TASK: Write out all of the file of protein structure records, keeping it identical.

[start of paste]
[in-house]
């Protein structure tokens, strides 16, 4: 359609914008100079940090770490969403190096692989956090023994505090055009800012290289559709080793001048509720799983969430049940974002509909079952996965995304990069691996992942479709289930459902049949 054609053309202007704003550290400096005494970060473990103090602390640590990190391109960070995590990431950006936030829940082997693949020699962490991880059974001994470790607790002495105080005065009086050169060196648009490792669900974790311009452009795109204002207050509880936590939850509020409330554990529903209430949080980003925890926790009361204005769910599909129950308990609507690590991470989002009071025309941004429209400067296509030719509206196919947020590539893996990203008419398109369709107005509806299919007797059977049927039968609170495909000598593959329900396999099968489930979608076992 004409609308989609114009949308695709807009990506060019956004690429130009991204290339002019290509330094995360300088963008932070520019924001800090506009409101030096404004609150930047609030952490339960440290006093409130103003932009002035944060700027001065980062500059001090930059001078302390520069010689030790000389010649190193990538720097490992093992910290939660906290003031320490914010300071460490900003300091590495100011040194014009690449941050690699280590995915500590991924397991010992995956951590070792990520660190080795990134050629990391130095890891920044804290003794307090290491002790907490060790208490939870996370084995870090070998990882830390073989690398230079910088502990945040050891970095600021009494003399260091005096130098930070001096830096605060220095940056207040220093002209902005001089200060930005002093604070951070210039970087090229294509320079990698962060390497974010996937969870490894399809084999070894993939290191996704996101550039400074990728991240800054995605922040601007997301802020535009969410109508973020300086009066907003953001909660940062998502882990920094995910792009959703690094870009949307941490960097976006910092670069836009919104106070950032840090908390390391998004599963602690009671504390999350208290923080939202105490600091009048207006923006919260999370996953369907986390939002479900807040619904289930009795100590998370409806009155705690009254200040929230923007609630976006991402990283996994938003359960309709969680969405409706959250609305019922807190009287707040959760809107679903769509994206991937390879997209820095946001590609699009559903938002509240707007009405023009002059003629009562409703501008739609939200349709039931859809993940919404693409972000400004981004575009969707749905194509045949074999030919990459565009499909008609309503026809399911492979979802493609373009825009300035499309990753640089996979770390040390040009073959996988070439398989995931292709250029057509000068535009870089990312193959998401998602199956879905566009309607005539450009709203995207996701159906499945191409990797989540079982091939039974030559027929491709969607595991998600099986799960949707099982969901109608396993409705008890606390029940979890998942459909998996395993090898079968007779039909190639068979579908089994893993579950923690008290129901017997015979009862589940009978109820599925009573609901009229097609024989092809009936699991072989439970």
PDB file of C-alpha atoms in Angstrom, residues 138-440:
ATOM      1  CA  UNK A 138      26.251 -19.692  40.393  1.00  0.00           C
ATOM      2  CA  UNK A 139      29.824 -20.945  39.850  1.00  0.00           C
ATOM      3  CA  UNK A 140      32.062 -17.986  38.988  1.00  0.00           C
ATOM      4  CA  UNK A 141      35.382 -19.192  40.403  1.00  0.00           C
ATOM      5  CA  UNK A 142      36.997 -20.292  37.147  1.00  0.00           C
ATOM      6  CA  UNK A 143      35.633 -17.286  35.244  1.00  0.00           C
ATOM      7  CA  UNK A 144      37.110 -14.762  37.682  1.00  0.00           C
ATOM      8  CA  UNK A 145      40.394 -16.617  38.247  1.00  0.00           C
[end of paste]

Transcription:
[in-house]
């Protein structure tokens, strides 16, 4: 359609914008100079940090770490969403190096692989956090023994505090055009800012290289559709080793001048509720799983969430049940974002509909079952996965995304990069691996992942479709289930459902049949 054609053309202007704003550290400096005494970060473990103090602390640590990190391109960070995590990431950006936030829940082997693949020699962490991880059974001994470790607790002495105080005065009086050169060196648009490792669900974790311009452009795109204002207050509880936590939850509020409330554990529903209430949080980003925890926790009361204005769910599909129950308990609507690590991470989002009071025309941004429209400067296509030719509206196919947020590539893996990203008419398109369709107005509806299919007797059977049927039968609170495909000598593959329900396999099968489930979608076992 004409609308989609114009949308695709807009990506060019956004690429130009991204290339002019290509330094995360300088963008932070520019924001800090506009409101030096404004609150930047609030952490339960440290006093409130103003932009002035944060700027001065980062500059001090930059001078302390520069010689030790000389010649190193990538720097490992093992910290939660906290003031320490914010300071460490900003300091590495100011040194014009690449941050690699280590995915500590991924397991010992995956951590070792990520660190080795990134050629990391130095890891920044804290003794307090290491002790907490060790208490939870996370084995870090070998990882830390073989690398230079910088502990945040050891970095600021009494003399260091005096130098930070001096830096605060220095940056207040220093002209902005001089200060930005002093604070951070210039970087090229294509320079990698962060390497974010996937969870490894399809084999070894993939290191996704996101550039400074990728991240800054995605922040601007997301802020535009969410109508973020300086009066907003953001909660940062998502882990920094995910792009959703690094870009949307941490960097976006910092670069836009919104106070950032840090908390390391998004599963602690009671504390999350208290923080939202105490600091009048207006923006919260999370996953369907986390939002479900807040619904289930009795100590998370409806009155705690009254200040929230923007609630976006991402990283996994938003359960309709969680969405409706959250609305019922807190009287707040959760809107679903769509994206991937390879997209820095946001590609699009559903938002509240707007009405023009002059003629009562409703501008739609939200349709039931859809993940919404693409972000400004981004575009969707749905194509045949074999030919990459565009499909008609309503026809399911492979979802493609373009825009300035499309990753640089996979770390040390040009073959996988070439398989995931292709250029057509000068535009870089990312193959998401998602199956879905566009309607005539450009709203995207996701159906499945191409990797989540079982091939039974030559027929491709969607595991998600099986799960949707099982969901109608396993409705008890606390029940979890998942459909998996395993090898079968007779039909190639068979579908089994893993579950923690008290129901017997015979009862589940009978109820599925009573609901009229097609024989092809009936699991072989439970």
PDB file of C-alpha atoms in Angstrom, residues 138-440:
ATOM      1  CA  UNK A 138      26.251 -19.692  40.393  1.00  0.00           C
ATOM      2  CA  UNK A 139      29.824 -20.945  39.850  1.00  0.00           C
ATOM      3  CA  UNK A 140      32.062 -17.986  38.988  1.00  0.00           C
ATOM      4  CA  UNK A 141      35.382 -19.192  40.403  1.00  0.00           C
ATOM      5  CA  UNK A 142      36.997 -20.292  37.147  1.00  0.00           C
ATOM      6  CA  UNK A 143      35.633 -17.286  35.244  1.00  0.00           C
ATOM      7  CA  UNK A 144      37.110 -14.762  37.682  1.00  0.00           C
ATOM      8  CA  UNK A 145      40.394 -16.617  38.247  1.00  0.00           C